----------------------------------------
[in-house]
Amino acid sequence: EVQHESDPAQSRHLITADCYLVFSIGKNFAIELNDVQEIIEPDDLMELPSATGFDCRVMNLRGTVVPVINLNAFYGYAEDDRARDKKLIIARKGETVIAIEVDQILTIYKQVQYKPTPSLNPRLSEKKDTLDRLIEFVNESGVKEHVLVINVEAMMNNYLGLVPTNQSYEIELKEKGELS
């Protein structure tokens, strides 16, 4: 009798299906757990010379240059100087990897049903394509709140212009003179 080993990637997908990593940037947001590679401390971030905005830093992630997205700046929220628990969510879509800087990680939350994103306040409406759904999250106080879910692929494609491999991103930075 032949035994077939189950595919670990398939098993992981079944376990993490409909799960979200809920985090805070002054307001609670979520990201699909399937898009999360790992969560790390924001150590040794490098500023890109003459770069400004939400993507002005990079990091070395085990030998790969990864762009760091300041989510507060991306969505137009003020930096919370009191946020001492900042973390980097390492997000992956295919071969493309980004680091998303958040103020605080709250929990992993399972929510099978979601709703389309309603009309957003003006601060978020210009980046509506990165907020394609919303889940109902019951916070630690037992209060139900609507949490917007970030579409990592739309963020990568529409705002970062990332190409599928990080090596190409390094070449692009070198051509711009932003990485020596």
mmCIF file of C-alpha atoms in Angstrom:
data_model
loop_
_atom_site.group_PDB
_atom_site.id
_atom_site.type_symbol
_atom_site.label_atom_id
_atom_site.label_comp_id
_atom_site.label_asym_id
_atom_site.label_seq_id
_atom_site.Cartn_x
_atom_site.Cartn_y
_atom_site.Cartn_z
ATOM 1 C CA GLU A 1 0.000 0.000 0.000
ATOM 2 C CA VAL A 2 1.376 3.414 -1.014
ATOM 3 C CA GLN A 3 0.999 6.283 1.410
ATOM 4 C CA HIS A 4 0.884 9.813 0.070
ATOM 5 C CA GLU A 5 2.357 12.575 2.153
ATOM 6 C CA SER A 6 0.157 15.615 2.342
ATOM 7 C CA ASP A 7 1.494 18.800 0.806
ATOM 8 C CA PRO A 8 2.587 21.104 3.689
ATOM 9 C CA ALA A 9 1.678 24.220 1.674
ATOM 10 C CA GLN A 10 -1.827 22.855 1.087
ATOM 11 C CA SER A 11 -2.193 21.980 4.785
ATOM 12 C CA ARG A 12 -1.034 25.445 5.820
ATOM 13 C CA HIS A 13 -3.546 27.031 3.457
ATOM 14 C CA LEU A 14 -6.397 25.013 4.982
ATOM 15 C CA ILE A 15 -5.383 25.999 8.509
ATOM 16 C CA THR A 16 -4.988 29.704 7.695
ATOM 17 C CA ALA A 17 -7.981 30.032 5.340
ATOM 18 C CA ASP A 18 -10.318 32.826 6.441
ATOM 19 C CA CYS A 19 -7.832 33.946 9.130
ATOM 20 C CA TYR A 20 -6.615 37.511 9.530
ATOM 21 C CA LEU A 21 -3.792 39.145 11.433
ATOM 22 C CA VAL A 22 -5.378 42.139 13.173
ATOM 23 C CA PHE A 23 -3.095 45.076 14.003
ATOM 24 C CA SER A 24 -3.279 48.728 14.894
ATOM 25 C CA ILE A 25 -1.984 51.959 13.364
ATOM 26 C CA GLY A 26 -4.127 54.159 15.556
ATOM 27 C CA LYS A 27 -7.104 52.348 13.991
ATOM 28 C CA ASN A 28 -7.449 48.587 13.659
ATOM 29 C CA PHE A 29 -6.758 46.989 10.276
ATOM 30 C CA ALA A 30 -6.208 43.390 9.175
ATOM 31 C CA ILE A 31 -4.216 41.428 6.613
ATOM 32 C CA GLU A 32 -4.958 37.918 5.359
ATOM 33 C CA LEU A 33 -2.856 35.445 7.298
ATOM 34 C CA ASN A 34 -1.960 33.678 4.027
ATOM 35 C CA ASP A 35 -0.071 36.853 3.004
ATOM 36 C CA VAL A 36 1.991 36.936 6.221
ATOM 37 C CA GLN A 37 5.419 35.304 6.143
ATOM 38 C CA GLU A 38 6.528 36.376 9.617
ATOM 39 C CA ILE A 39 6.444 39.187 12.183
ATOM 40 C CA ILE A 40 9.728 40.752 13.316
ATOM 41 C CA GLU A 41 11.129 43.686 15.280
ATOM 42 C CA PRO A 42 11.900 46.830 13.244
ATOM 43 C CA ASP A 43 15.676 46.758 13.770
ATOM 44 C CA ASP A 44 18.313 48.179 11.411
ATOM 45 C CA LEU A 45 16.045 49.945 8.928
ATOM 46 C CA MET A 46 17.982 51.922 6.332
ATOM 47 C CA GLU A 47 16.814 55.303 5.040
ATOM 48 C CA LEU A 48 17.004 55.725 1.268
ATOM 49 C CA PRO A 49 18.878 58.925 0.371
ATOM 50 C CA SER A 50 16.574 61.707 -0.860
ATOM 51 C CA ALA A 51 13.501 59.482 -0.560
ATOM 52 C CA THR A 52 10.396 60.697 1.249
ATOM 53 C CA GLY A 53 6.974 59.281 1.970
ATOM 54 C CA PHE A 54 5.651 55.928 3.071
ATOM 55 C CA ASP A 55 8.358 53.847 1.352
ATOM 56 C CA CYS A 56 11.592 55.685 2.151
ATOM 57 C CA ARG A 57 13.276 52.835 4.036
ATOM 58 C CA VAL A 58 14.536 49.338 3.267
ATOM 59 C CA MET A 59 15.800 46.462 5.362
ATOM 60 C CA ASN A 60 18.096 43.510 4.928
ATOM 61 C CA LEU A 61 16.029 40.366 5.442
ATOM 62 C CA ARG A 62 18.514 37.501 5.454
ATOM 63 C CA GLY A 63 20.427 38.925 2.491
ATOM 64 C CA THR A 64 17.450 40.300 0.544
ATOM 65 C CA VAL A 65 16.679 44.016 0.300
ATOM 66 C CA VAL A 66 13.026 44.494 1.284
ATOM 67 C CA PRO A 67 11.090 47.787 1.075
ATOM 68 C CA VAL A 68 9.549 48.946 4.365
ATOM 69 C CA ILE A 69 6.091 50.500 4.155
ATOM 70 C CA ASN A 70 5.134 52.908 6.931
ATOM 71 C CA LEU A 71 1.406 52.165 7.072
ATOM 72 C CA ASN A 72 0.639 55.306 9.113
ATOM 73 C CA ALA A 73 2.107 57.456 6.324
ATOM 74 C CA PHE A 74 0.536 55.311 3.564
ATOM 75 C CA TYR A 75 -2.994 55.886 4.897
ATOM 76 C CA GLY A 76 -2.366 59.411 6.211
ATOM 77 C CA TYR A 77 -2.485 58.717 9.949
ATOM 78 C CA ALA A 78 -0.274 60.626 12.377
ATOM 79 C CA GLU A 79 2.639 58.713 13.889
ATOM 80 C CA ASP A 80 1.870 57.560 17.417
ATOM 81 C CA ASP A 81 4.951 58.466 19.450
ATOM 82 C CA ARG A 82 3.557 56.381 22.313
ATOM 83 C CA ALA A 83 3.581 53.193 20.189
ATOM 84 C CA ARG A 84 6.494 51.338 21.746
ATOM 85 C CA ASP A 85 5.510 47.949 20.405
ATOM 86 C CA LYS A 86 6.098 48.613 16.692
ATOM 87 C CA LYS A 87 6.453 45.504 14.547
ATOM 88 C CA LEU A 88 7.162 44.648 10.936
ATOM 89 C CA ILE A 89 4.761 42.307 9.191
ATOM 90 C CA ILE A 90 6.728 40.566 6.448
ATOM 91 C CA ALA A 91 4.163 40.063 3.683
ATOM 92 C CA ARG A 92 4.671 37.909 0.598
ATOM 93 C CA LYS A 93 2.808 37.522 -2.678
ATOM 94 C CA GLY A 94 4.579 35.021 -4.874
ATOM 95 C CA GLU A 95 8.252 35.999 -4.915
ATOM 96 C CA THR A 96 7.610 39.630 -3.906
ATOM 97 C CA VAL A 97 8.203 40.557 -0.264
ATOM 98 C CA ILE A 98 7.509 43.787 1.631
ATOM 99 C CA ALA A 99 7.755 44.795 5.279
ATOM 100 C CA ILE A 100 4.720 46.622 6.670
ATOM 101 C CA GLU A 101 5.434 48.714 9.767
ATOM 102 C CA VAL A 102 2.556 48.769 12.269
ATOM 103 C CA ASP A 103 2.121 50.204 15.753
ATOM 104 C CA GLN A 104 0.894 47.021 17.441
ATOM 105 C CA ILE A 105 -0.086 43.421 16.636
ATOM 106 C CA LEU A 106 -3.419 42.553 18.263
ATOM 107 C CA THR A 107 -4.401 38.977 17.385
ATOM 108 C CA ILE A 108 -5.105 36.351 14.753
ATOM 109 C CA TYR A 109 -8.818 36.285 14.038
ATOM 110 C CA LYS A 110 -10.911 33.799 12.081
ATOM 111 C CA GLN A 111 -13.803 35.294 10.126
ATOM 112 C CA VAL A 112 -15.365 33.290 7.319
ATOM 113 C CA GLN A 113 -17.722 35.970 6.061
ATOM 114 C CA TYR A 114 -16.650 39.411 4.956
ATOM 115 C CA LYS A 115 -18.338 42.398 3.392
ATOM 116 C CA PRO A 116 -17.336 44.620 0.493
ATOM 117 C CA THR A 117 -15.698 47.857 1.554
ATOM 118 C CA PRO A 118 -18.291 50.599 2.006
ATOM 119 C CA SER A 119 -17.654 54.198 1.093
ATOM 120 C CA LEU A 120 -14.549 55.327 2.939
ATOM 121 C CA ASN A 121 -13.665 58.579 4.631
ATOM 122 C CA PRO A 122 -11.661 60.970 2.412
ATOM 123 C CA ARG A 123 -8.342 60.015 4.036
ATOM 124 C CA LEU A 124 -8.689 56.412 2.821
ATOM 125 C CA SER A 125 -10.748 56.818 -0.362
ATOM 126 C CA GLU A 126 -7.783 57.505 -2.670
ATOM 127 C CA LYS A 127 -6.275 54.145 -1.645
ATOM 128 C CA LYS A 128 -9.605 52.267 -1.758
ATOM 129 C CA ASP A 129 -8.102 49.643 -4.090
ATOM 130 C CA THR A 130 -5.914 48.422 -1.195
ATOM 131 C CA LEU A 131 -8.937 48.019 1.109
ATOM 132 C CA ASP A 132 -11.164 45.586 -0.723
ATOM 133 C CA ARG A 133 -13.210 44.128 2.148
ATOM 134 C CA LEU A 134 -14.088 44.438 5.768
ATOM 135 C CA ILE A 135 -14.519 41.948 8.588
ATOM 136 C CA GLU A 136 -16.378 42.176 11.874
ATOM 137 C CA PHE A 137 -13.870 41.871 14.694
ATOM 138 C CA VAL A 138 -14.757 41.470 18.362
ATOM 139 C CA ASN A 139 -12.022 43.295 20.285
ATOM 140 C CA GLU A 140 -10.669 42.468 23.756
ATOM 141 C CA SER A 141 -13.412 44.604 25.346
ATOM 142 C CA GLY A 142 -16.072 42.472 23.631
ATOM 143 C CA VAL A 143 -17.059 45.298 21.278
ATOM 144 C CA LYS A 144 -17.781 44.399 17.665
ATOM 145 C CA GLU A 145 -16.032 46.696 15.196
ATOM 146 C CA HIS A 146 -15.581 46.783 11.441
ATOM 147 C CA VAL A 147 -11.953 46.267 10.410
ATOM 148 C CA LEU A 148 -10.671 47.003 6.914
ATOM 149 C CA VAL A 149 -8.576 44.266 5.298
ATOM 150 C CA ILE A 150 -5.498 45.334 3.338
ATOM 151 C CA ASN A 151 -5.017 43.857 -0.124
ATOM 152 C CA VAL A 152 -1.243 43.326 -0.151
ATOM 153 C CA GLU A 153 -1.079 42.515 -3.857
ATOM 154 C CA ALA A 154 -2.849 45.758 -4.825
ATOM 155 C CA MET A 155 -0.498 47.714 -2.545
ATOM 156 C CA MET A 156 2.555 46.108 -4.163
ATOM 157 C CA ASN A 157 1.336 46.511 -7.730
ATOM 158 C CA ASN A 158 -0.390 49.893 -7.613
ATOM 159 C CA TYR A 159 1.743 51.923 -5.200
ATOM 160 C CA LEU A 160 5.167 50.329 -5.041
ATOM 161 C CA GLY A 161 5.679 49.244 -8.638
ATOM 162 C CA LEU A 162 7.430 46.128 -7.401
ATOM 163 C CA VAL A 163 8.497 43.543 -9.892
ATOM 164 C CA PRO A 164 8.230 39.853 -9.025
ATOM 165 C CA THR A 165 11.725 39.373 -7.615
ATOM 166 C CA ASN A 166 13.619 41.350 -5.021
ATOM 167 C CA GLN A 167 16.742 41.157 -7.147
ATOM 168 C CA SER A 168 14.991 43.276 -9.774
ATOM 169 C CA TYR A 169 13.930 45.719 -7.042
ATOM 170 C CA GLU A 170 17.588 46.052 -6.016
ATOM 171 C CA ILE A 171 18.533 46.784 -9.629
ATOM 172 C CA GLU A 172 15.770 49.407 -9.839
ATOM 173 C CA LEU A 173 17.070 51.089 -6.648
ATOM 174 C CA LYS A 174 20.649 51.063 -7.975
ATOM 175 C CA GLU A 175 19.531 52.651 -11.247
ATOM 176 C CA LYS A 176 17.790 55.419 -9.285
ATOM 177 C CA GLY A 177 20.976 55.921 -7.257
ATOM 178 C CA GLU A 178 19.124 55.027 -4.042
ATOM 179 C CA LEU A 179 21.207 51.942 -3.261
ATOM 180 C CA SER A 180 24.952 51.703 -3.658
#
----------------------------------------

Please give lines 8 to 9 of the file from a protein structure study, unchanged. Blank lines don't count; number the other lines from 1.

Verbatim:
_atom_site.id
_atom_site.type_symbol